Action West London in Hillingdon times

Published: 

Friday, September 15, 2017

Community ESOL meets online learning

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The first course available to Hillingdon residents made possible by a grant provided by  Hillingdon Community Trust is drawing to an end.

It is based at Barra Hall Children’s centre – a beautiful Victorian Mansion situated in the grounds of Barra Hall Park. 

The learners are sitting around a table enjoying a range of exotic dishes they themselves prepared.

There’s chana, pilau rice, onion bhajis, pizza and many others. Learners look excited.

They have attended an 11 week course and today they’ll be receiving their certificates. As we’re enjoying the delicious dishes the conversation moves to the highlights of the course.

“For me it was good because I could talk a lot and I learned more words and grammar!” said Daniela, a young mum who has attended all the sessions.

“The teacher was very polite and helpful and encouraged us in a good way,” commented Saima with her baby daughter sitting in her lap.

“I gained good communication skills and I will use them everywhere like at work and in society,” added Baljeet, whose daughter will be starting high school in September.

It is evident from the comments that the course has had a positive impact on all the participants. But this is not a typical community ESOL course.

 

Online learning supplementing class based ESOL

The ESOL for Integration, Employability and Social Cohesion Project will help 50 Hillingdon residents improve their English and community integration but what makes it different and quite unique is the fact that it blends traditional classroom based delivery with live online conversation sessions. This means that, in addition to attending regular classes learners have an opportunity to practice their English language skills online which increases their exposure to the language without the need to travel.

Participants often have few opportunities to practice their language skills outside the classroom. This particular group is made up of stay at home mums and dads - a group which is often quite isolated due to childcare commitments. The online element addresses this barrier by enabling them to attend classes from the comfort of their homes. As the conversation at the table shifts to the online course, learners’ comments seem to confirm this sentiment.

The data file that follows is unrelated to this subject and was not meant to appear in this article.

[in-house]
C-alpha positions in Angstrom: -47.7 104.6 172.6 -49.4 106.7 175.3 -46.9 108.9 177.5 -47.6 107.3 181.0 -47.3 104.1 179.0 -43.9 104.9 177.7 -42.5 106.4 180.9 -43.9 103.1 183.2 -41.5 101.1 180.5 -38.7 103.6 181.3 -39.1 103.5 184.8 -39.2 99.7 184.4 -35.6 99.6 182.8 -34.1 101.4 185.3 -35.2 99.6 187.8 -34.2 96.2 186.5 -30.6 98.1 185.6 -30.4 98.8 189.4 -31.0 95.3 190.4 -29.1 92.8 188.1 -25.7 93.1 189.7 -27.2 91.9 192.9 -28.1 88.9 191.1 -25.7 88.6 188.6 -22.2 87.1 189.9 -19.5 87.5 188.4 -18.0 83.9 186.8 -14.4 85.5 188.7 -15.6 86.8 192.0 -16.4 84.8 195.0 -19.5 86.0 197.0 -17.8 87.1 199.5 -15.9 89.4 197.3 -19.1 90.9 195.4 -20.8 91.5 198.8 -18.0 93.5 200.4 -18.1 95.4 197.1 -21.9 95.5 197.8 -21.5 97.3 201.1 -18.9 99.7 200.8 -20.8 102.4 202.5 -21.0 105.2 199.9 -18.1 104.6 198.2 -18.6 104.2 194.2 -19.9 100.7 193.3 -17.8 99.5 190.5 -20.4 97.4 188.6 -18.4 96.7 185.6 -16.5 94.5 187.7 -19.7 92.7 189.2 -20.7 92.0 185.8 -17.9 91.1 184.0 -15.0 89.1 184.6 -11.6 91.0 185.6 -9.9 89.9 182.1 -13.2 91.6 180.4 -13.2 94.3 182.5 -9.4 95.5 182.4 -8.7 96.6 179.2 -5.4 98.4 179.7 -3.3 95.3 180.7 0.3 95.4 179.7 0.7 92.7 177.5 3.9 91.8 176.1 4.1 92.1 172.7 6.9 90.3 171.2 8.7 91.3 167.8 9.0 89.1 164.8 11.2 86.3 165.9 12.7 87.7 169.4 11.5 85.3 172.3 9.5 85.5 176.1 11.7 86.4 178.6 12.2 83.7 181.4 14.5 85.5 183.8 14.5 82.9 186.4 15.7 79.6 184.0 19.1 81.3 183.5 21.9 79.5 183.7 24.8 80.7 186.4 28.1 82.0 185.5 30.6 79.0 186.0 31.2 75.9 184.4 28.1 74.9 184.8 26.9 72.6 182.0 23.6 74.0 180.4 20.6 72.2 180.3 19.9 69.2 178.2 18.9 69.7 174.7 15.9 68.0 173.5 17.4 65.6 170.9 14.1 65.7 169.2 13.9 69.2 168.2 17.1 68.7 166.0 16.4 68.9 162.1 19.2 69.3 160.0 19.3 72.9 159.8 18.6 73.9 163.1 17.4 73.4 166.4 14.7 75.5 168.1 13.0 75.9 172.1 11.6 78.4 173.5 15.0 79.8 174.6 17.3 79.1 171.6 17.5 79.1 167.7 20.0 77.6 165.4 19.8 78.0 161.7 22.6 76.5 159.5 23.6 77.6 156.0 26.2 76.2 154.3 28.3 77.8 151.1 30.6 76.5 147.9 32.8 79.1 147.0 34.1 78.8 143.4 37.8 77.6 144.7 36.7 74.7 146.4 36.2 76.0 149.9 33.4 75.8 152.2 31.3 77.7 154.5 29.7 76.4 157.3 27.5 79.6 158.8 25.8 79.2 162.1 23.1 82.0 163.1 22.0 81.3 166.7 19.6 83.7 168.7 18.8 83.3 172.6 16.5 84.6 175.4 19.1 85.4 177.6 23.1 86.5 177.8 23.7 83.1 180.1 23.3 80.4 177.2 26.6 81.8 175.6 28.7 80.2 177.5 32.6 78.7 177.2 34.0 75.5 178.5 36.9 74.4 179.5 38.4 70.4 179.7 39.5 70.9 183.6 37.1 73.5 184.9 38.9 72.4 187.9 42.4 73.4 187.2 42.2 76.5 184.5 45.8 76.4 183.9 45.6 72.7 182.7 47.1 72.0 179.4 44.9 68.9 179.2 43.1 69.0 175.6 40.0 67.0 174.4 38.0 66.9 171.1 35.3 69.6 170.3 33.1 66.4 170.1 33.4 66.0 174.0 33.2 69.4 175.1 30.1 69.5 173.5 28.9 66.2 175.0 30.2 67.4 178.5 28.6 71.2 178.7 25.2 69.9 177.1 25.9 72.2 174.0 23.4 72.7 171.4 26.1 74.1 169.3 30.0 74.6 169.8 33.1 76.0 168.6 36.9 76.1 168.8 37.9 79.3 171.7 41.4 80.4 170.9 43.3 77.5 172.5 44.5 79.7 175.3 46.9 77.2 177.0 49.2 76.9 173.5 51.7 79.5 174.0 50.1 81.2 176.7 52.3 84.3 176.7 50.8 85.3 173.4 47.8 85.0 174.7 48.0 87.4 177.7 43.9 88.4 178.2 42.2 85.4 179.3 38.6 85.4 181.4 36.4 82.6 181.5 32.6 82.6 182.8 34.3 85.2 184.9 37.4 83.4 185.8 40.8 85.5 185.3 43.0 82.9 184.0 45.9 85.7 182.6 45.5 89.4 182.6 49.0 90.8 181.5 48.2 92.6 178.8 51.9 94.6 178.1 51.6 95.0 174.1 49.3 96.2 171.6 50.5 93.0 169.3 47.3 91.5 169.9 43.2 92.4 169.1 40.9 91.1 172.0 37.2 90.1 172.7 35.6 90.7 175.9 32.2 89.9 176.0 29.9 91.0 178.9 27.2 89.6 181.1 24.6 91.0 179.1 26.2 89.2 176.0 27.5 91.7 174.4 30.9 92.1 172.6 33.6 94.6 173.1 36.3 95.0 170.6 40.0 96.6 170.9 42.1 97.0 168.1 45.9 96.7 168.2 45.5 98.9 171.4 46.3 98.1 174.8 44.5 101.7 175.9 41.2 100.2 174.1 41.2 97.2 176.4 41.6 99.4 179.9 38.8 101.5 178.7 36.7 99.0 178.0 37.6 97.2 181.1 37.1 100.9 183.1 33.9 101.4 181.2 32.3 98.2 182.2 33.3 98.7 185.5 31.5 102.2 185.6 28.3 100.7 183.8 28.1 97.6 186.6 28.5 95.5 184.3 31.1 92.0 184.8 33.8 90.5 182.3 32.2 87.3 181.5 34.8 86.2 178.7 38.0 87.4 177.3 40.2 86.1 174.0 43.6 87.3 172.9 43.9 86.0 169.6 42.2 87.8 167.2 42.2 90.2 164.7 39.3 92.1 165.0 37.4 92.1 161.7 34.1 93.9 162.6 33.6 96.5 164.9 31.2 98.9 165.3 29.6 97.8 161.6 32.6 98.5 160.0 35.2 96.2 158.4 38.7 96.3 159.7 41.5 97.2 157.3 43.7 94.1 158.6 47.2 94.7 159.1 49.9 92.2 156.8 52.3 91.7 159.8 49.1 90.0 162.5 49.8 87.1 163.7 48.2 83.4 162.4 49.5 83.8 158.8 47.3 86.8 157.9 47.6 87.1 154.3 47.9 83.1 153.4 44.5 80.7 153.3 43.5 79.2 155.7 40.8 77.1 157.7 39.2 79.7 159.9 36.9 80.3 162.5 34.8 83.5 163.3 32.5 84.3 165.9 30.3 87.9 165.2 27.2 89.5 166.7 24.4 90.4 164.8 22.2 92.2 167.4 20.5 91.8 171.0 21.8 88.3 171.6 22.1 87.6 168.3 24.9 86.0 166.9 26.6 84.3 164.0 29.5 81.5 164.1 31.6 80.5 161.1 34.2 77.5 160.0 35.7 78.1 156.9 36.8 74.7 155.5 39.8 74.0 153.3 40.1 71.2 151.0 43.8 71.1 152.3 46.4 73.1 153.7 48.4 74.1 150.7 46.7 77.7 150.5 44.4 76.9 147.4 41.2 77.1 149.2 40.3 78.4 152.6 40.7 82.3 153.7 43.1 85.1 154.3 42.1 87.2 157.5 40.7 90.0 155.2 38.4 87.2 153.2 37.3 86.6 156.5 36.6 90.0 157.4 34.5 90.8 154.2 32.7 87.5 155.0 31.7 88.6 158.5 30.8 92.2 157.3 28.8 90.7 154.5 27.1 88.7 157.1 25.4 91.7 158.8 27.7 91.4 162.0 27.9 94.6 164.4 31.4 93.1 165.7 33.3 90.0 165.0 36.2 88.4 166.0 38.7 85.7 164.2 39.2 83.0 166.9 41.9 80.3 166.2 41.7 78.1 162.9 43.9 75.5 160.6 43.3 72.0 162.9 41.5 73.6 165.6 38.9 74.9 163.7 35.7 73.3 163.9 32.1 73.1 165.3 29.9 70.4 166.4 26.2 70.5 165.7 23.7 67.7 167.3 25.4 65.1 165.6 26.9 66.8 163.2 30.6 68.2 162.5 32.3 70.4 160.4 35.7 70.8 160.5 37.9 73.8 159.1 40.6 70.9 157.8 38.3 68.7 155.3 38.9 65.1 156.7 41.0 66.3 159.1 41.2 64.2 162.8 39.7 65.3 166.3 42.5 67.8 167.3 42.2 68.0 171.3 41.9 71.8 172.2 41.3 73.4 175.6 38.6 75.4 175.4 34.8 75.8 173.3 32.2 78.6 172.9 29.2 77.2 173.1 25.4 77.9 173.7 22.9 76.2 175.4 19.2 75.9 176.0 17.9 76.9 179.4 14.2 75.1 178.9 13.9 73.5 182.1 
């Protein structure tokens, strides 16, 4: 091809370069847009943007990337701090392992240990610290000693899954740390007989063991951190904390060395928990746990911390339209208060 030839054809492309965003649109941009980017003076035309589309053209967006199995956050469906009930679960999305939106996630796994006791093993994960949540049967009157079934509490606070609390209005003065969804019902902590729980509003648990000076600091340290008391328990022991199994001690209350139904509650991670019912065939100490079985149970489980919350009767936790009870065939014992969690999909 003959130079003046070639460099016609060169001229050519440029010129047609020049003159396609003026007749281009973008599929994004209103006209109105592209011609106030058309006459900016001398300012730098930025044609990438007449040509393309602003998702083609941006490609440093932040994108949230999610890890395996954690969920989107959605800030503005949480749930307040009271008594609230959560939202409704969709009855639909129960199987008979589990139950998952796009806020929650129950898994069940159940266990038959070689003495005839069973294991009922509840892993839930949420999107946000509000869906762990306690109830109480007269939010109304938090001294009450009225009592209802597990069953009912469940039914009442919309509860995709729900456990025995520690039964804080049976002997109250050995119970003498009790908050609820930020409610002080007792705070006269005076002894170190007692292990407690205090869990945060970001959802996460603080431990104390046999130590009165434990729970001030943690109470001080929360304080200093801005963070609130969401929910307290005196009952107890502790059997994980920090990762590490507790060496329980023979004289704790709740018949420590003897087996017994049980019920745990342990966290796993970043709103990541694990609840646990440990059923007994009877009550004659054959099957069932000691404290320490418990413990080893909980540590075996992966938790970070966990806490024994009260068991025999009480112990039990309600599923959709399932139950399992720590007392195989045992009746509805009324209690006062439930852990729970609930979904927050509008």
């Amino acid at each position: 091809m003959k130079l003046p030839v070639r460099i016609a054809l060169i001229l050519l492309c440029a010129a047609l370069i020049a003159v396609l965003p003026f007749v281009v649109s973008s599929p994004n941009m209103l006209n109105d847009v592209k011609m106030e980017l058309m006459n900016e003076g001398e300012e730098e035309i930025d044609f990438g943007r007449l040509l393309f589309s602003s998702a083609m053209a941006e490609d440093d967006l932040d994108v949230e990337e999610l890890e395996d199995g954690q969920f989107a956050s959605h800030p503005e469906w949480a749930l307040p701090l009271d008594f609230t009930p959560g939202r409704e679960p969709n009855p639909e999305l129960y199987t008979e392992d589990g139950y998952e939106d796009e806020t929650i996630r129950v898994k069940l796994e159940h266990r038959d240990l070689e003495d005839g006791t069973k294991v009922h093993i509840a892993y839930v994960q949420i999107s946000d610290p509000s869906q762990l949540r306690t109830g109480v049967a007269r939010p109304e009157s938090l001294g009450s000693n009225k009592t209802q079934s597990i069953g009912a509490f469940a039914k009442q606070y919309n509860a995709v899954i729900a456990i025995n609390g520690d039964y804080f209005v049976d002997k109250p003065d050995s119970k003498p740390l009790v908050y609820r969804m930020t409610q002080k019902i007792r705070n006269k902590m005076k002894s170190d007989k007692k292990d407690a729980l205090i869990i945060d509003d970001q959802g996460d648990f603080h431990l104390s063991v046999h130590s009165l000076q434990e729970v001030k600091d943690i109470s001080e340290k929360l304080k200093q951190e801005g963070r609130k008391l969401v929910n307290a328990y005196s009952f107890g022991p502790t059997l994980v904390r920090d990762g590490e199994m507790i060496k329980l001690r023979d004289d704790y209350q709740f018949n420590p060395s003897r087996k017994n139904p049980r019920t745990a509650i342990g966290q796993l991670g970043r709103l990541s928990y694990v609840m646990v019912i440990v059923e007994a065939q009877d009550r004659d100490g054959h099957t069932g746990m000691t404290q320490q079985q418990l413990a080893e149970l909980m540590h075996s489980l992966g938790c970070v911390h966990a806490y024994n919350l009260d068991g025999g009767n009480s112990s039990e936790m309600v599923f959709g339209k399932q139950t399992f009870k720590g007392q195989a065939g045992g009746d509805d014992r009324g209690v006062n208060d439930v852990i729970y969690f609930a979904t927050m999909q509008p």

“For me the online course is very good because I stay home with my daughter and I don't speak English and with this course can I speak and learn.” enthused Daniela

 

Flipped learning

But it’s not just the real time/live element of the online course that’s made it so effective. The online course also employed a ‘flipped learning’ methodology whereby learners are expected to go through the materials and prepare answers prior to the session. In other words, the actual learning takes place in the learners’ own time before the online class and the session itself serves as an opportunity to reinforce and consolidate that learning. Learners feel motivated to complete this ‘pre-class’ work which increases their exposure to the language even further.

This fact hasn’t gone unnoticed:

“I started 2 hours before the session started. I read the text, learned the words and tried to use them in the conversation” said Jasvir, discussing the merits of the online course. “I learned a lot of new words.” she added.

 

Community cohesion

There is another advantage to this kind of online delivery. Running classes online not only increases learners’ exposure to the language but also equips them with a valuable life tool. It breaks their isolation by enabling them to keep in touch with their peers and thus ensure a certain continuity of the class. This gives them an ongoing opportunity to practice English, as they continue to stay in touch after the course.

As the conversations at the table have now moved to the quickly disappearing dishes with learners exchanging recipes and comparing their cuisines (yet another example of how courses like this contribute to better integration and community cohesion), it is time to present the certificates.

 

Marcin Lewandowski is Head of Learning at Action West London. He has conducted and published research into online course delivery and was one of the winners of Cambridge University Press Teacher Research Programme. His latest paper that looks at opportunities provided by online communication tools in Community ESOL settings has been published in the latest edition of ‘Language Issues’.

 

Action West London is a charity and social enterprise with the mission of 'Changing Lives through Employment, Education and Enterprise.' www.actionwestlondon.org.uk

 

Hillingdon Community Trust is your local grant-making trust funding voluntary and community projects and activities in the Hillingdon wards of Botwell, Pinkwell, Townfield, Yiewsley, West Drayton and Heathrow villages.

The aim of the ESOL for Integration, Employability and Social Cohesion Project is to help 50 Hillingdon residents from Trust wards with low level English and IT skills to improve their language/IT skills by creating learning opportunities in and out of the classroom. This will enable them to integrate into society and to participate in the wider community and access mainstream services and employment.

 

Project background:

Trust ward residents will improve English language and IT /E-learning skills through:

  • Focused and clearly structured ESOL classes with emphasis on learner autonomy through peer support and collaboration;
  • The latest developments in IT/e-learning (live online conversation sessions);
  • Volunteers trained to support the project and sustain its work through participation on our unique teaching and supporting learning course. This will ensure that the online learning groups will become self sustaining and will continue even when the project has ended.

 

Our funders include: